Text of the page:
And I have never had any big pain problems before, just a little pain in the wrist once when I knitted to much, so afraid it could be carpal tunnel syndrome, but it went away and I haven't felt any pain in my wrist since. But now it seems like I have gotten a knitters elbow, or a tennis elbow as it may be called... It's mostly my left elbow that hurts really bad when I knit and it falls asleep sometimes too. I've been searching the net and the best I can do is not knit for a while and let my arms rest.
By that I mean a couple of weeks. I know. How am I going to survive without kitting that long...??
Maybe the house will get all shiny and tidy. Maybe I'll do some exercise. Maybe I'll become the queen of the kitchen and use all my cookbooks. I don't know. What I do know is that I definitely won't be making all those christmas gifts I had planned. My arms are not worth it. Fortunately I have already knitted some gifts for the ones that I find knitworthy :)
Before I decided to put down my needles, I just had to finish these fingerless gloves for Erlend. He has been asking me to knit him a pair for a while know, so I knew I had to finish them.
Ravelry project page
Pattern: It's based on Kerlingarfjöll, but I've made a 2x2 rib and added more rows before and after the thumb.
Yarn: 40 g Babygarn
Needles: 2,5 mm / US 1,5
Made for: Erlend
Size: medium - 60 sts
Started: October 18, 2014
Completed: October 22, 2014
And here is the answer to what I'll do the next couple of weeks.
I might clean and tidy the house and do all sorts of cooking and baking in the kitchen. I might even start doing some exercise. But mostly I will read. And these are the ones I'll start with. Lots of fantasy worlds to get lost in :)
And you knitters out there. Take care of your hands and arms!
I found this on knitty and I think it's worth reading.
Top Ten Ways to Avoid Stressing Your Joints
- Stop being a weekend warrior. Those marathon knitting sessions are bad not only for your hands, but hard on your love life. (Yes, we not only want you to be a healthy knitter, we want you to be a slyly smiling, happy knitter.)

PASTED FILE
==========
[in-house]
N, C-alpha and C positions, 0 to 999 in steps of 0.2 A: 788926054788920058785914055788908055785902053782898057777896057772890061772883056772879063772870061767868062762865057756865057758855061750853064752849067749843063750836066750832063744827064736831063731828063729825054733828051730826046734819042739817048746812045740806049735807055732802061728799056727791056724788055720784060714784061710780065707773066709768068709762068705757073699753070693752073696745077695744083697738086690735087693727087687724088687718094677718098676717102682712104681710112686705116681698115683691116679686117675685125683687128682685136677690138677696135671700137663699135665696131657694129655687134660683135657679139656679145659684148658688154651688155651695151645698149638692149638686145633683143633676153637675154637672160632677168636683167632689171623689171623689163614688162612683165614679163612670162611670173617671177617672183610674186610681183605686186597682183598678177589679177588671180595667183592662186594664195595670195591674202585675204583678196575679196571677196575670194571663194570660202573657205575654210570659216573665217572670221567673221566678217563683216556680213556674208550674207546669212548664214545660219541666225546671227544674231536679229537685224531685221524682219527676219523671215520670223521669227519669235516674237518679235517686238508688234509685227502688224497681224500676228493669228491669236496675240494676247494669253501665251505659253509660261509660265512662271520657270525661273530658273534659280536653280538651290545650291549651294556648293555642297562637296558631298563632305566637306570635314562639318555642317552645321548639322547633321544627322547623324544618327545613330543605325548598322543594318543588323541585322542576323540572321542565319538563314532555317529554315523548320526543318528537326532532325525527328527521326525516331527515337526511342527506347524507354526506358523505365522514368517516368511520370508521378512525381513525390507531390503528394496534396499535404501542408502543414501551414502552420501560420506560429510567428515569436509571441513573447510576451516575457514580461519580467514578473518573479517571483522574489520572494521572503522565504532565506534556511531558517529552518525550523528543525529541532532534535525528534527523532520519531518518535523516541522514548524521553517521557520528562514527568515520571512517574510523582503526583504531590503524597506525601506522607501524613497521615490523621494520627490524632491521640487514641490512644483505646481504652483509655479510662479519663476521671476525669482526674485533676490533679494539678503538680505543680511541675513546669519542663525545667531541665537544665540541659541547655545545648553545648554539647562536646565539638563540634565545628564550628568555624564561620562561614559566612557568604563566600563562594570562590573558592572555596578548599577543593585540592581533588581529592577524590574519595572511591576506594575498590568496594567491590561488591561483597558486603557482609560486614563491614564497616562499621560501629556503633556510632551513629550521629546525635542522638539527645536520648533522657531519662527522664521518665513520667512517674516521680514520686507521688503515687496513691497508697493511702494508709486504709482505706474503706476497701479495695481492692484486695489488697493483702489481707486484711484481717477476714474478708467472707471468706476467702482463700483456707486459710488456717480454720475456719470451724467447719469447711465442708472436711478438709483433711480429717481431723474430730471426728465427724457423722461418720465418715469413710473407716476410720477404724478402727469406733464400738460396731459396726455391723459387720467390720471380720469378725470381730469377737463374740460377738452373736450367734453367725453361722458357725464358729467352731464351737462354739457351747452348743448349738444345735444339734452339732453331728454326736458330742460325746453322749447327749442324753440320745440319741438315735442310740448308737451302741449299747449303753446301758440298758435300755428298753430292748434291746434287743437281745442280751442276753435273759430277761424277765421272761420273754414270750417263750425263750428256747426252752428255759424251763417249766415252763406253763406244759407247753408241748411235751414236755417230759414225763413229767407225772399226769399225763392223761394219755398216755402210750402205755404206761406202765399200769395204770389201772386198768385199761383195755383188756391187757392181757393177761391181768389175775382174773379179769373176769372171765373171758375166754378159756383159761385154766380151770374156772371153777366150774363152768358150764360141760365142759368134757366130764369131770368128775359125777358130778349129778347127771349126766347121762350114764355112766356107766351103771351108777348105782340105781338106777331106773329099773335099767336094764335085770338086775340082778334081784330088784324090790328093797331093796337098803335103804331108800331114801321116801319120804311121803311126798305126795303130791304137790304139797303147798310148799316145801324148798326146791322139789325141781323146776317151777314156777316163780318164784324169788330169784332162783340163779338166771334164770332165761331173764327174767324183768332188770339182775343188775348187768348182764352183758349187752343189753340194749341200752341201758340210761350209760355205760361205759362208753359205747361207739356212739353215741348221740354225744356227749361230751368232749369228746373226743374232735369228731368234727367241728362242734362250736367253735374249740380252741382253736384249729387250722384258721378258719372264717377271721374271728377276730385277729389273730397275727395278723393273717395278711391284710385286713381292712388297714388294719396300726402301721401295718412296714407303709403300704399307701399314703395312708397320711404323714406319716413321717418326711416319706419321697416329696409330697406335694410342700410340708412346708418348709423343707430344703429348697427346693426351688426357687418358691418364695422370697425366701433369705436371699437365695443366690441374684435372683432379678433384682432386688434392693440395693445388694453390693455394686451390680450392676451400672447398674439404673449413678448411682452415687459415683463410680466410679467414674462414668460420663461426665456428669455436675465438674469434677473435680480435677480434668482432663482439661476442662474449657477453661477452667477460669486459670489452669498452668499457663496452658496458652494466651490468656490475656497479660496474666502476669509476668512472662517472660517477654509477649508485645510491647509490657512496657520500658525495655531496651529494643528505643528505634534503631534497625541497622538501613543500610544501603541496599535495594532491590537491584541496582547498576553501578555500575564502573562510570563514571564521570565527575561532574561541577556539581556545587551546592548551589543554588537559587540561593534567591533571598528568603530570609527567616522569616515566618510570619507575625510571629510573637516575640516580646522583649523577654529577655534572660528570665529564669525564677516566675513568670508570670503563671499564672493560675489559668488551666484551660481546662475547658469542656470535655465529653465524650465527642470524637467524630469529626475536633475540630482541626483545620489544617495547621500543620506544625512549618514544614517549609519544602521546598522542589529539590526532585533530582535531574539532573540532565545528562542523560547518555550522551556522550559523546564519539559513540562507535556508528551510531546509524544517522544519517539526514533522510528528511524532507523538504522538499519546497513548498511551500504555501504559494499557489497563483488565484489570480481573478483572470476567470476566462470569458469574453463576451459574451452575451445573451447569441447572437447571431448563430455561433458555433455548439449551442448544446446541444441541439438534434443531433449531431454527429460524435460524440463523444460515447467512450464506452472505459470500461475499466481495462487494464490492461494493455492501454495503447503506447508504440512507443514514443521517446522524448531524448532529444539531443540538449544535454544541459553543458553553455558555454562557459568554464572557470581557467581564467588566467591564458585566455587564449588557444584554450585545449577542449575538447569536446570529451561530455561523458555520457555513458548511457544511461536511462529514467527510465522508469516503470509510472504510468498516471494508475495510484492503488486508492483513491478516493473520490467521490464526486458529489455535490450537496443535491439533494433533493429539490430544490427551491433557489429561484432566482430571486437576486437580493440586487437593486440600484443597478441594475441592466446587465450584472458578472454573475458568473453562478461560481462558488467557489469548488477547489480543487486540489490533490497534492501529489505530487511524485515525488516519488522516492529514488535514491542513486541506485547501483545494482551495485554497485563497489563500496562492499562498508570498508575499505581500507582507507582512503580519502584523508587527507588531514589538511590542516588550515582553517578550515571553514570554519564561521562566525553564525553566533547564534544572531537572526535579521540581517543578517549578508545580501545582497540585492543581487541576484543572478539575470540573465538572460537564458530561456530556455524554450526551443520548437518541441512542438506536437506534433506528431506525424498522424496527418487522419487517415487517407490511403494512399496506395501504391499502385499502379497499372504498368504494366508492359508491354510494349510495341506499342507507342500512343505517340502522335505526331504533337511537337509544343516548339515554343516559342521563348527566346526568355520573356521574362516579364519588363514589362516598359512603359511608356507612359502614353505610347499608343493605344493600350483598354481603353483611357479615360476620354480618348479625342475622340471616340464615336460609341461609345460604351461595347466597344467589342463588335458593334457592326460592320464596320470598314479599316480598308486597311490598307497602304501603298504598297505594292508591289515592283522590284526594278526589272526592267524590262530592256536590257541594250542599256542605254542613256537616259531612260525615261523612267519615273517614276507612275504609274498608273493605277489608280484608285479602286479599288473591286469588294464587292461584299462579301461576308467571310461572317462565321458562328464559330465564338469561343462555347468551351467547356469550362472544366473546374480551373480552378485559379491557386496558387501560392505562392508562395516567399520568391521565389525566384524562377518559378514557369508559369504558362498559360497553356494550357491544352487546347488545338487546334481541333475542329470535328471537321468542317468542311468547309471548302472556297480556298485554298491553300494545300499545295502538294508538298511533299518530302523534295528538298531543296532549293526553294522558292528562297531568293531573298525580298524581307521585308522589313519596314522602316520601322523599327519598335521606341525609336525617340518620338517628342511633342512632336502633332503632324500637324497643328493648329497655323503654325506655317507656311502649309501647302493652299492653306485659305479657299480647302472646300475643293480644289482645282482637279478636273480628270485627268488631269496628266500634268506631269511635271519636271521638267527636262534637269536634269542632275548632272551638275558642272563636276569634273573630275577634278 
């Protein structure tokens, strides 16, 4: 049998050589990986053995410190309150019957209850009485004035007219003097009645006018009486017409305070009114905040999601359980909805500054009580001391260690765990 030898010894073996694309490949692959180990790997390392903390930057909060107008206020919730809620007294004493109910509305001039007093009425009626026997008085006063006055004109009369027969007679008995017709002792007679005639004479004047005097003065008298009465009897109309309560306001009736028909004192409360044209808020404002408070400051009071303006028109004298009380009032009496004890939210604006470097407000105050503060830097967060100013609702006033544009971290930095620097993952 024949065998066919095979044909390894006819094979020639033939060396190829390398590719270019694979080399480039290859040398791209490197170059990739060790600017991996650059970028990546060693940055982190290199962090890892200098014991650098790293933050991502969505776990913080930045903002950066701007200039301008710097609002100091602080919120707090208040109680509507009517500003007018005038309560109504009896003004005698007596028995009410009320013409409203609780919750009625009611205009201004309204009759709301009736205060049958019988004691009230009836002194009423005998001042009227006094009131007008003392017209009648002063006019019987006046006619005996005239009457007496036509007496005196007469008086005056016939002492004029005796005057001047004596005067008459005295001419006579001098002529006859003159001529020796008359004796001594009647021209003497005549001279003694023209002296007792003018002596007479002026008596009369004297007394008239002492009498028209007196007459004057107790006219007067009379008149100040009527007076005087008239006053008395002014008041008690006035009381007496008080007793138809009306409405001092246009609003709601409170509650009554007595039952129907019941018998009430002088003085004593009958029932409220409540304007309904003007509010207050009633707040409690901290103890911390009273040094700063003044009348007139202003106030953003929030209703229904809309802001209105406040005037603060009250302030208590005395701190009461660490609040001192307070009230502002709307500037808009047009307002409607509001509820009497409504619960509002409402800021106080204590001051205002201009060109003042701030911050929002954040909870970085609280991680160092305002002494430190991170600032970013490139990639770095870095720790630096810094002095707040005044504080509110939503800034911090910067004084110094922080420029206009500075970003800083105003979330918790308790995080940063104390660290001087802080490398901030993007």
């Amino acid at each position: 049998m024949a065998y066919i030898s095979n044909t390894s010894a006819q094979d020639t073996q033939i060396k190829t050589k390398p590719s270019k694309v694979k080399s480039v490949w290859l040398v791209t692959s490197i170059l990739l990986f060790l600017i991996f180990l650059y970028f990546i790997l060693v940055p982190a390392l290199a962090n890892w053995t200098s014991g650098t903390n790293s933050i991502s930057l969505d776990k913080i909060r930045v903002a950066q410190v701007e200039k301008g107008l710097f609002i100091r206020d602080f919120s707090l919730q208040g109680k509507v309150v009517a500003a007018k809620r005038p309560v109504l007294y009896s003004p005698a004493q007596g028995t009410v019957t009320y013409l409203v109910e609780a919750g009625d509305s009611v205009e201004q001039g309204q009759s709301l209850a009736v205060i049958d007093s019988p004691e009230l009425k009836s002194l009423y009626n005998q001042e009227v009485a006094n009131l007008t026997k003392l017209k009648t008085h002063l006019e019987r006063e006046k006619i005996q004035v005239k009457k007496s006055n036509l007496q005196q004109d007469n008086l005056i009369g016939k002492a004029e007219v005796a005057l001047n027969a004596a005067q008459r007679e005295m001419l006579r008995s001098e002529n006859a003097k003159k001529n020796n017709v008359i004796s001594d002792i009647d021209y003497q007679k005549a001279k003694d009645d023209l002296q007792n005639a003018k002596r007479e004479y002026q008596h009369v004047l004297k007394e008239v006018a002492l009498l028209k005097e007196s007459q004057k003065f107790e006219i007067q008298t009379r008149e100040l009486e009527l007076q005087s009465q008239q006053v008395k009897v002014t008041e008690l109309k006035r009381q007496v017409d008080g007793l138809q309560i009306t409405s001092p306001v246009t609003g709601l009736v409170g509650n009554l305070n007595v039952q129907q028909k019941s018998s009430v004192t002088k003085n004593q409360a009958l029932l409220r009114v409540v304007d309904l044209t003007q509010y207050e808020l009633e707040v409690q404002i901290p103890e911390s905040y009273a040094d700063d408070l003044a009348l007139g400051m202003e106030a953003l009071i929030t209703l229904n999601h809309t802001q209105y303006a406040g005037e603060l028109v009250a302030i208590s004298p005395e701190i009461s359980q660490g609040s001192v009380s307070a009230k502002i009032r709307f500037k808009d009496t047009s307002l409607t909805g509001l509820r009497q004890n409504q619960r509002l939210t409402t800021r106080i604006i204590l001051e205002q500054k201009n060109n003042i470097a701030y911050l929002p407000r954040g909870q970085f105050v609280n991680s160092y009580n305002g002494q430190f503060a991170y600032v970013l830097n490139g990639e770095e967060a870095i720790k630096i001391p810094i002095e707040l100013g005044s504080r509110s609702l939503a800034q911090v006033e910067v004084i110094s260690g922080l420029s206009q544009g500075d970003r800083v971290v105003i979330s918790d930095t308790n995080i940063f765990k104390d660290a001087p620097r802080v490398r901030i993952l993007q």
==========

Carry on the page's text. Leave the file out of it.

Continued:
- Drink lots of water. REALLY. This is always GOOD for you.
- Take lots of breaks. Get up and stretch. Do some sit-ups to strengthen your lower back! Do some push-ups to build your pecs (YEAH!) and firm your triceps.
- Find the chair in your house that is both comfortable and gives you the best support and posture profile. POSTURE, posture, posture, please. Shoulder blades back, tummy in.
- Knit with your arms parallel to your body from the shoulder to the elbow, and perpendicular to your torso. Keep a tight profile. Don't bend your wrists. This is my main offense: I crab my wrists at an angle when I drift off mentally and strangle the old carpal till it screams. Don't do that. Keep your wrists aligned with your forearms.
- Hold your knitting needles at the same non-angled degree as your forearms. Don't tilt up or down because when you do, you are bending something that doesn't want to be bent, over and over, and it will pay you back plenty if you don't pay attention.
- When you feel pain or numbness, STOP. I mean it; put it down! REST those babies and look forward to a better day. You may want to ask your doctor about over-the-counter anti-inflammatory medication like naproxen or ibuprofen.
- If you feel repeated tingling and numbness, it's time for a trip to the doctor. NOW.
- You'll like this one! Keep several projects going using different types and gauges of yarns, needles and patterns. Switch off between them to feed your limbs a balanced diet of movements. This way you will exercise different small muscle groups and strengthen your joint flexibility.
- AND, drum roll, please, the #1 reliever of stressed out paddy-cakes: circular needles. Use them to knit back and forth or in the round. They take the weight and bulk off of your hands/wrists and let your lap do the heavy duty. You will look like you are leading a symphony as you create.